Learning How to Grow Globally

Faced with the need to educate themselves quickly about a foreign market, companies employ a variety of approaches to learning. New research offers insights into choosing the best approach for your circumstances.

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Learning may be the single greatest challenge when entering offshore markets. Few, if any, employees have in-depth knowledge of markets other than the one where they live. Faced with the need to learn quickly about a foreign market, many companies employ a variety of approaches, in a variety of sequences.

How does the sequence in which a company applies learning approaches affect performance? To assess this question, we observed nine companies in the high technology industry. To minimize geographic and cultural bias, we selected companies with headquarters in three culturally distinct markets: Finland, the U.S. and Singapore.

Our studies show that most organizational learning results from four direct and two indirect approaches to learning:

Direct Approaches to Learning

Trial and Error: In this approach, companies engage in particular actions and then assess the outcomes to determine whether those actions produced the desired result.

Experimentation: Experimental learning occurs through deliberate small-scale tests in controlled settings to help managers gain understanding. Management takes specific actions while manipulating variables to learn how each affects the outcome.

Improvisation: Many companies learn on the fly by improvising. They devise solutions as problems arise and revise their products, concepts and beliefs to capture unanticipated opportunities.

Deviance error:
Unlike trial and error, the deviance-error approach starts with a successful action or product that the company subsequently varies. Executives then discover that as a result, performance declines, so they revert to the prior state. This process helps them understand why their original action or product was better.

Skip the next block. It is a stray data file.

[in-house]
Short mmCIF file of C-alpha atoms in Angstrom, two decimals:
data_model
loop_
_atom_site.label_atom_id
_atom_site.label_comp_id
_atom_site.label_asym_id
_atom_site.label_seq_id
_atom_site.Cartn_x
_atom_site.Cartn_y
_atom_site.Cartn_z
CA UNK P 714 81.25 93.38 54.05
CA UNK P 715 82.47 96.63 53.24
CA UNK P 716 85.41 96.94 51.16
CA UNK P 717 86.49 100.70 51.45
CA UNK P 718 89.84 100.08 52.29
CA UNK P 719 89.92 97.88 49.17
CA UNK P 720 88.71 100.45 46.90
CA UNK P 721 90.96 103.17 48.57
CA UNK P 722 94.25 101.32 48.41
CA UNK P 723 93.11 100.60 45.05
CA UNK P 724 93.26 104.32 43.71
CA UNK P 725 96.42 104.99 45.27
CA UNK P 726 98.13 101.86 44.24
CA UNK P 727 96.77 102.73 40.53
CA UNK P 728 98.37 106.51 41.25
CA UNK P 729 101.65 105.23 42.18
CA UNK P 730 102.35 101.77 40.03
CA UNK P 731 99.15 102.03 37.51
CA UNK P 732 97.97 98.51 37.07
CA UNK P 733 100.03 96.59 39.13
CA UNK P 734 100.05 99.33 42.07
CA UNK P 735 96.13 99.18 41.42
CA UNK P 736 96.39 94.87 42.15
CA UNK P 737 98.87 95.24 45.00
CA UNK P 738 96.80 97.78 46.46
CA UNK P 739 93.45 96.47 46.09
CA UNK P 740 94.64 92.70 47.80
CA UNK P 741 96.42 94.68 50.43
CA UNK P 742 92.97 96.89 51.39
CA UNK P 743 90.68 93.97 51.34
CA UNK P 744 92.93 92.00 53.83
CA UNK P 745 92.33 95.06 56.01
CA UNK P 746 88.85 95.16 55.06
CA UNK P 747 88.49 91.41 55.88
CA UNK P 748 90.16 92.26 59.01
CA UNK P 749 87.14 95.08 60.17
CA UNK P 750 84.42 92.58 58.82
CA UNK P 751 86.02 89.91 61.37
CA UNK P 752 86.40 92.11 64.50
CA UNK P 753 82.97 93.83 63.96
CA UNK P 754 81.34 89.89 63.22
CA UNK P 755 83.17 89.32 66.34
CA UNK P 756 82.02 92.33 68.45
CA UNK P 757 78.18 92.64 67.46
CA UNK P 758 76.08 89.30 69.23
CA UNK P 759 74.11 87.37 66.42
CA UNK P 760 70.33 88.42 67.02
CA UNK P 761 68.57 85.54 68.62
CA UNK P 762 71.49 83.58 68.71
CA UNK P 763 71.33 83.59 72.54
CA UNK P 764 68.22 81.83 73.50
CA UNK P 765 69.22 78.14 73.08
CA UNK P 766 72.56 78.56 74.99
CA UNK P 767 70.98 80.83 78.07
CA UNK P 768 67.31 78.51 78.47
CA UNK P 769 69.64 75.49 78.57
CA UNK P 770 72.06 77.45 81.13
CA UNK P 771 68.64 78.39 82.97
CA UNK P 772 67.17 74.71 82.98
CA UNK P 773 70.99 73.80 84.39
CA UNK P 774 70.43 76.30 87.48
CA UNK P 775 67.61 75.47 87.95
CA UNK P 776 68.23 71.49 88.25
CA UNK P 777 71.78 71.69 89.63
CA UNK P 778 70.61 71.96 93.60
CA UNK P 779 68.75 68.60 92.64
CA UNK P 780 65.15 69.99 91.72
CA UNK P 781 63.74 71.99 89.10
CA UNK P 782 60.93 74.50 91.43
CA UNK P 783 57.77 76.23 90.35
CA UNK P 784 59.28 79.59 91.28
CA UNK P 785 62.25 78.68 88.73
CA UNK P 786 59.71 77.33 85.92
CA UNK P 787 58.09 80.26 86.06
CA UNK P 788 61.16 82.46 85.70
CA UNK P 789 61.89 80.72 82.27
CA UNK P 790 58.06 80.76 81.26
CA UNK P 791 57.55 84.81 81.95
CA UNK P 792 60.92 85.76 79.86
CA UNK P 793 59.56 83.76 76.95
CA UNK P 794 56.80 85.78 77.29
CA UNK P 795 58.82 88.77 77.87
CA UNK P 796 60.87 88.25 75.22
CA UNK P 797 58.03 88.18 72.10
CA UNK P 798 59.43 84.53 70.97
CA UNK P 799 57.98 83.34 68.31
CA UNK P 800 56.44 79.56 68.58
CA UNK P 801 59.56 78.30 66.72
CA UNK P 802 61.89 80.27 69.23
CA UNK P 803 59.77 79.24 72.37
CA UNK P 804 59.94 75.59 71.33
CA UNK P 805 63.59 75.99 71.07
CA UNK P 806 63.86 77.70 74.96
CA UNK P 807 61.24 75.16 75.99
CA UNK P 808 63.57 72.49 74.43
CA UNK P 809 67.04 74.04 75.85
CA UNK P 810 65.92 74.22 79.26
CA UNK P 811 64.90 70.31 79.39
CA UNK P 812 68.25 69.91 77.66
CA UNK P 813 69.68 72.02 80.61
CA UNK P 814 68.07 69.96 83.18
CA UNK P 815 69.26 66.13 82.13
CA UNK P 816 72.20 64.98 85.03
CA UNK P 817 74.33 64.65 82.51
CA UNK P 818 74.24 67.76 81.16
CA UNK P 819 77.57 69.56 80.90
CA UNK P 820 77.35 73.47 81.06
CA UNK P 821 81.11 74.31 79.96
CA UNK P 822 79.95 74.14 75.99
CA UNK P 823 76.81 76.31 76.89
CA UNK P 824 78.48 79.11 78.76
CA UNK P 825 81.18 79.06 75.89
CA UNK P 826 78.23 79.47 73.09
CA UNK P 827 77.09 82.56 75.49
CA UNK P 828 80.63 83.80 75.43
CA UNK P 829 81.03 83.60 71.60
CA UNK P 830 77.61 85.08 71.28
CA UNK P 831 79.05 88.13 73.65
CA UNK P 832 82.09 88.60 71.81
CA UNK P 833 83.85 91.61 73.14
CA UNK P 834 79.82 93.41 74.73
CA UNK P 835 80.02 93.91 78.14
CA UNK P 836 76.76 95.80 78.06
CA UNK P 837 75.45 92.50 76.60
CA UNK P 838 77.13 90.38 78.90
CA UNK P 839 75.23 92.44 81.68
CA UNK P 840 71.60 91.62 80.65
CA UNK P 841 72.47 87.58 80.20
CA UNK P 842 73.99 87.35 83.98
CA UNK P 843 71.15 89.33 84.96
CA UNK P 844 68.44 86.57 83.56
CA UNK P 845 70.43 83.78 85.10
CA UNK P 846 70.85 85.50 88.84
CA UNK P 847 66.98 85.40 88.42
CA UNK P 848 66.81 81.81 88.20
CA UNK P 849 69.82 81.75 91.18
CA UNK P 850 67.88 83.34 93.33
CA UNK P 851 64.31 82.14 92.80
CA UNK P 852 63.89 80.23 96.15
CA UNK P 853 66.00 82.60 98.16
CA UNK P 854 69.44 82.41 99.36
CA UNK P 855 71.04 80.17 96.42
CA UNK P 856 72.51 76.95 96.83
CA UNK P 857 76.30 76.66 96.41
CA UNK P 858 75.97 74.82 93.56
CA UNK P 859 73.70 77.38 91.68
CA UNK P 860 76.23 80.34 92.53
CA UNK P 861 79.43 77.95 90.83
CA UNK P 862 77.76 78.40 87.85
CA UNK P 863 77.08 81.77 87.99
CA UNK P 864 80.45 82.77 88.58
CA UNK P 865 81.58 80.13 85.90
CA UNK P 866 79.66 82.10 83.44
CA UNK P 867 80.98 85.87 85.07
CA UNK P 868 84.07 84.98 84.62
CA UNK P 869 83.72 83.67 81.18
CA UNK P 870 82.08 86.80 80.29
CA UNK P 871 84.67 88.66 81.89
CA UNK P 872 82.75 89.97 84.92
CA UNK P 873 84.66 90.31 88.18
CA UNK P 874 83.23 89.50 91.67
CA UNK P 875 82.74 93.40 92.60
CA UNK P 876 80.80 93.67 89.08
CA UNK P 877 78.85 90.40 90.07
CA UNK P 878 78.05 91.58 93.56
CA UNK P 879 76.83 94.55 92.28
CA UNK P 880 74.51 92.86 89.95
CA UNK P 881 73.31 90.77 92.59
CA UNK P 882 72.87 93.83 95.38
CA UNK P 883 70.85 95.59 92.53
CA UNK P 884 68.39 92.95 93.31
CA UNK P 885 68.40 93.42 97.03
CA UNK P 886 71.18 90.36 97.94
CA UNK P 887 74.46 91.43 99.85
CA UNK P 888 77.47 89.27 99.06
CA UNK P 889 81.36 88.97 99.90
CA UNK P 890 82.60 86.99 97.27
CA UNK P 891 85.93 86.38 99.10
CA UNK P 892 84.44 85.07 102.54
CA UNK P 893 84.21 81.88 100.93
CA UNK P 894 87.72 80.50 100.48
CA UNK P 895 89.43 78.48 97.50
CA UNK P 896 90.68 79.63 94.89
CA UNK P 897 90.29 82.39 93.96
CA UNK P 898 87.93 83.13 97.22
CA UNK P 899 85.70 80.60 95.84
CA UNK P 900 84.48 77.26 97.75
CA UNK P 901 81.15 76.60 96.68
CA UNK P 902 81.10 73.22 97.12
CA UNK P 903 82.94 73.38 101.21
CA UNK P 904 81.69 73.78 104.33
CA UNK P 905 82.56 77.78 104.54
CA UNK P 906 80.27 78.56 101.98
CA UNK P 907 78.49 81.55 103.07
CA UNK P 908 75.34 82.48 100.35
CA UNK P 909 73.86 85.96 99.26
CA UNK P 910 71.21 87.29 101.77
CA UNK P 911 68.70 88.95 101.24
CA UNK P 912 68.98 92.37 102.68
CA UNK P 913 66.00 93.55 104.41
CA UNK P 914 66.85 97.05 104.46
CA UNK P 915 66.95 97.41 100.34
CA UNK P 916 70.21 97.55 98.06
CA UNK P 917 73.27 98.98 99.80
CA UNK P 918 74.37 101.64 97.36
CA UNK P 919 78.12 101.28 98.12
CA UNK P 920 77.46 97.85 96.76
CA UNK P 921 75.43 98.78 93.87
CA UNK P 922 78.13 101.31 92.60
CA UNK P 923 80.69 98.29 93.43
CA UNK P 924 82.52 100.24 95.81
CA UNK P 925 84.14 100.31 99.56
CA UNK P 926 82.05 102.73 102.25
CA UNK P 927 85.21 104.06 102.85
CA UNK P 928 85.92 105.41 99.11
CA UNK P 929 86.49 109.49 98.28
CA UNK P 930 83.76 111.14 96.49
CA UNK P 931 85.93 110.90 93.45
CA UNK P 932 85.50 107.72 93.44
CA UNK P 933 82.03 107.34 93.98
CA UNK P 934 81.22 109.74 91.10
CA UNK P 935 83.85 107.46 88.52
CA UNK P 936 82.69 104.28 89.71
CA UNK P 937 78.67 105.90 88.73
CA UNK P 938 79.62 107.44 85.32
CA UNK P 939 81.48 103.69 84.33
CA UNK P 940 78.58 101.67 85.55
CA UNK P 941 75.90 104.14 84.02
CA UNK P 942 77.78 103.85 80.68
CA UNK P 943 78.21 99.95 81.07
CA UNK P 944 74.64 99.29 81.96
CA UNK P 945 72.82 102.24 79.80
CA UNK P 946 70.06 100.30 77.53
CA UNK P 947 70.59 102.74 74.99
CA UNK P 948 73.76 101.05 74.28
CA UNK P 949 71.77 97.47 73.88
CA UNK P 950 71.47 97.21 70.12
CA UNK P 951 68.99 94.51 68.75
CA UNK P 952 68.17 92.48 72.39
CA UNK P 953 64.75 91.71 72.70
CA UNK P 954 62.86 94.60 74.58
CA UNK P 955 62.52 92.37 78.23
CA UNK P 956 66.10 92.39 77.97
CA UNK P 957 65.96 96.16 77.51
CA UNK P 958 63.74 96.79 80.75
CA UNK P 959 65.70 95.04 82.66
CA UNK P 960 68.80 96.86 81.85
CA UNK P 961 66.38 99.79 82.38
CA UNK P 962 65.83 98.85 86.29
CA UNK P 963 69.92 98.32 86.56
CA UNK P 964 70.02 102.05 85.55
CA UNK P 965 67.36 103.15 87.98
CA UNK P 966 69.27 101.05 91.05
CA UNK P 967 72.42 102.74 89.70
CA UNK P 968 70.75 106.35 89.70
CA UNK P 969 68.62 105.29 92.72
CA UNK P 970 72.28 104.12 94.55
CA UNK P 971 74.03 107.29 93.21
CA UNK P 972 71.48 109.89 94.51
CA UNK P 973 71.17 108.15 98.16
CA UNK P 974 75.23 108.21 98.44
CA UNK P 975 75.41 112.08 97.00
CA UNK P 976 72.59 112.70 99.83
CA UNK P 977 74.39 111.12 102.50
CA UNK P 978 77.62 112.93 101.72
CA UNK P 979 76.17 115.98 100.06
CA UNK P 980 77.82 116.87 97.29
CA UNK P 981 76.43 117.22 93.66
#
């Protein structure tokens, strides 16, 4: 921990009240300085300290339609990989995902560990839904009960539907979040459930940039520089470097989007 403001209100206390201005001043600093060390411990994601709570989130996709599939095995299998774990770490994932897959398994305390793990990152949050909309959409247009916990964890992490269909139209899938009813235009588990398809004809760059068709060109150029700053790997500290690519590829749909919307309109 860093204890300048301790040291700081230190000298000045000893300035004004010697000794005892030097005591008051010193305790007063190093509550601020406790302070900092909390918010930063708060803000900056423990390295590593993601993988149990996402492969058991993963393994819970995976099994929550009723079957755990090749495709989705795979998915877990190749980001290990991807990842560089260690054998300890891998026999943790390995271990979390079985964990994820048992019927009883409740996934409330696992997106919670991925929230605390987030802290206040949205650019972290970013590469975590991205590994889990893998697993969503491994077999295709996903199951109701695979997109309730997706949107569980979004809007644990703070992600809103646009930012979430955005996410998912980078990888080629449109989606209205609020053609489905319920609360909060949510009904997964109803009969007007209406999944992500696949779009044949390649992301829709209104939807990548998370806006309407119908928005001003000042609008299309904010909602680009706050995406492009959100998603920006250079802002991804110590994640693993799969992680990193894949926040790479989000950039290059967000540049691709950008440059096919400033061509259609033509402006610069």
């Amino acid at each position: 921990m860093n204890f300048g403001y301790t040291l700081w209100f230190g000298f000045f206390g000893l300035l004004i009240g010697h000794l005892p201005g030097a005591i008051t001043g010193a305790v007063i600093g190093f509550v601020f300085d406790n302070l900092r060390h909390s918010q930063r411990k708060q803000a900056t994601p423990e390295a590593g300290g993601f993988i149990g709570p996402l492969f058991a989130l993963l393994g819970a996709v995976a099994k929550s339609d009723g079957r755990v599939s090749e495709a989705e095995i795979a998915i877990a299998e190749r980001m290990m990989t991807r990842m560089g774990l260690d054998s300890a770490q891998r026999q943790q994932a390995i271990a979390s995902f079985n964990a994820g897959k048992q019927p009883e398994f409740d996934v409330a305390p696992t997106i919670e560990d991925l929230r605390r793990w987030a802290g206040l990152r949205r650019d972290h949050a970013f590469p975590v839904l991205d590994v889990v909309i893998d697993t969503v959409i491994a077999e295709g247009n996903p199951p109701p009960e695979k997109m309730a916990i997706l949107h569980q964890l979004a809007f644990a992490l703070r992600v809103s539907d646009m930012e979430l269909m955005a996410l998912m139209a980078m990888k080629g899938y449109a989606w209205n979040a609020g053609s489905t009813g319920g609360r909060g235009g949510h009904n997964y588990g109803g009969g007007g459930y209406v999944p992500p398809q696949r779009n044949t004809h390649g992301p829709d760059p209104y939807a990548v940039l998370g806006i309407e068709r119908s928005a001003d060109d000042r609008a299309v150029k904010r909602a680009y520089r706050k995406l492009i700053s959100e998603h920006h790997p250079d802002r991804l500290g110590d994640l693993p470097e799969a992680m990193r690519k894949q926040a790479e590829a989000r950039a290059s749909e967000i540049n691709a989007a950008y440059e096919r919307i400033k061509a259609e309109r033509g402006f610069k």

Indirect Approaches to Learning

Vicarious: Executives often seek to learn vicariously when they lack appropriate experience of their own yet need to move quickly. They study what other companies have done to enter an offshore market and then apply that learning. If the subject company’s entry is perceived as successful, management tries to replicate their model. But if the subject encountered difficulties, management adjusts its own model in an effort to avoid them.

Advice: In many cases, companies learn from low- or no-cost advisers such as investors, business partners, trade associations and governmental foreign-trade agencies. In addition, retaining international business consultants is one of the fastest ways to learn about foreign markets.

Soloing vs. Seeding



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Comment (1)
Excellent, insightful article. Yes, executives need to diversify in a number of areas as you note. One additional way would be to engage seemingly unrelated fields of knowledge. 

Soloing and seeding are good metaphors here.  Musical person that I am, I wish the terms were more closely aligned. That said, it seems to me that soling and seeding should be related thematically; seen as parts of the same effort with different articulations. Companies want/need both immediate success and long-term gains. 

Also, diversifying the conversation beyond discourse with other companies (like-minded professionally) is instructive. Learning from disparate fields, cross pollination of ideas (to go back to seeding) can create hybrid seeds that are resilient -- better able to handle shifts in the (financial) environment such as wind gusts (wild market swings), tsunamis (depressions and recessions), etc. Some are doing this now -- Jazz (and Hip Hop) as a model for business development and strategy is rooted (seeding again) in culture and so is a model/template for both immediate and long term success.